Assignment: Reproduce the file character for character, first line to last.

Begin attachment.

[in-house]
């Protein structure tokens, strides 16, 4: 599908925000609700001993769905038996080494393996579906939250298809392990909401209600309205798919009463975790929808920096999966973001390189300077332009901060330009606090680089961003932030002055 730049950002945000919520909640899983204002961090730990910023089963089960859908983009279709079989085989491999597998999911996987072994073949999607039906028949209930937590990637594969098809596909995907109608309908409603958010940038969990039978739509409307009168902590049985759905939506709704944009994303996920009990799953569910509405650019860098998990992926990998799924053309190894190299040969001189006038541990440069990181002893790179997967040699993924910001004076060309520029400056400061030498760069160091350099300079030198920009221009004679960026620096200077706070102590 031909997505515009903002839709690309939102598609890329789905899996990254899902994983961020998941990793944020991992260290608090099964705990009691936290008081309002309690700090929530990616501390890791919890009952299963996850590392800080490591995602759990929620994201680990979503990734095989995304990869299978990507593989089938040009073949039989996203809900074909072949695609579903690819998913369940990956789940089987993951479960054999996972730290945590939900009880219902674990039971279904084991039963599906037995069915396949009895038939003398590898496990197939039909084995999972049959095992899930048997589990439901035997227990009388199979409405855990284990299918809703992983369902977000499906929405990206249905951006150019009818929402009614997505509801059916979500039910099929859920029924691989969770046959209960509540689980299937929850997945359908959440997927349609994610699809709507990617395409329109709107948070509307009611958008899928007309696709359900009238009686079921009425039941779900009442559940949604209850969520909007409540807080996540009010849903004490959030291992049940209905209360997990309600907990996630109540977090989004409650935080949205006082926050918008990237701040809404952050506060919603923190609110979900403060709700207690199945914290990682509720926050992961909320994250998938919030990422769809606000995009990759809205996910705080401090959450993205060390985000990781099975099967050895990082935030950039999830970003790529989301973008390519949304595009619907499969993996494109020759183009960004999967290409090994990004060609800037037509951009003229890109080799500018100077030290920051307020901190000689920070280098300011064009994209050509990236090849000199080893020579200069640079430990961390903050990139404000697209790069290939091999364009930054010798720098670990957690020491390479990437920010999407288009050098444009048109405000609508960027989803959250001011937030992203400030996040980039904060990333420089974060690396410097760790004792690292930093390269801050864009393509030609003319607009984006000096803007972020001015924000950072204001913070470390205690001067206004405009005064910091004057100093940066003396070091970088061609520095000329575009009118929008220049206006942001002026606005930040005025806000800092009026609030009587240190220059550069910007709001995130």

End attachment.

[in-house]
């Protein structure tokens, strides 16, 4: 599908925000609700001993769905038996080494393996579906939250298809392990909401209600309205798919009463975790929808920096999966973001390189300077332009901060330009606090680089961003932030002055 730049950002945000919520909640899983204002961090730990910023089963089960859908983009279709079989085989491999597998999911996987072994073949999607039906028949209930937590990637594969098809596909995907109608309908409603958010940038969990039978739509409307009168902590049985759905939506709704944009994303996920009990799953569910509405650019860098998990992926990998799924053309190894190299040969001189006038541990440069990181002893790179997967040699993924910001004076060309520029400056400061030498760069160091350099300079030198920009221009004679960026620096200077706070102590 031909997505515009903002839709690309939102598609890329789905899996990254899902994983961020998941990793944020991992260290608090099964705990009691936290008081309002309690700090929530990616501390890791919890009952299963996850590392800080490591995602759990929620994201680990979503990734095989995304990869299978990507593989089938040009073949039989996203809900074909072949695609579903690819998913369940990956789940089987993951479960054999996972730290945590939900009880219902674990039971279904084991039963599906037995069915396949009895038939003398590898496990197939039909084995999972049959095992899930048997589990439901035997227990009388199979409405855990284990299918809703992983369902977000499906929405990206249905951006150019009818929402009614997505509801059916979500039910099929859920029924691989969770046959209960509540689980299937929850997945359908959440997927349609994610699809709507990617395409329109709107948070509307009611958008899928007309696709359900009238009686079921009425039941779900009442559940949604209850969520909007409540807080996540009010849903004490959030291992049940209905209360997990309600907990996630109540977090989004409650935080949205006082926050918008990237701040809404952050506060919603923190609110979900403060709700207690199945914290990682509720926050992961909320994250998938919030990422769809606000995009990759809205996910705080401090959450993205060390985000990781099975099967050895990082935030950039999830970003790529989301973008390519949304595009619907499969993996494109020759183009960004999967290409090994990004060609800037037509951009003229890109080799500018100077030290920051307020901190000689920070280098300011064009994209050509990236090849000199080893020579200069640079430990961390903050990139404000697209790069290939091999364009930054010798720098670990957690020491390479990437920010999407288009050098444009048109405000609508960027989803959250001011937030992203400030996040980039904060990333420089974060690396410097760790004792690292930093390269801050864009393509030609003319607009984006000096803007972020001015924000950072204001913070470390205690001067206004405009005064910091004057100093940066003396070091970088061609520095000329575009009118929008220049206006942001002026606005930040005025806000800092009026609030009587240190220059550069910007709001995130």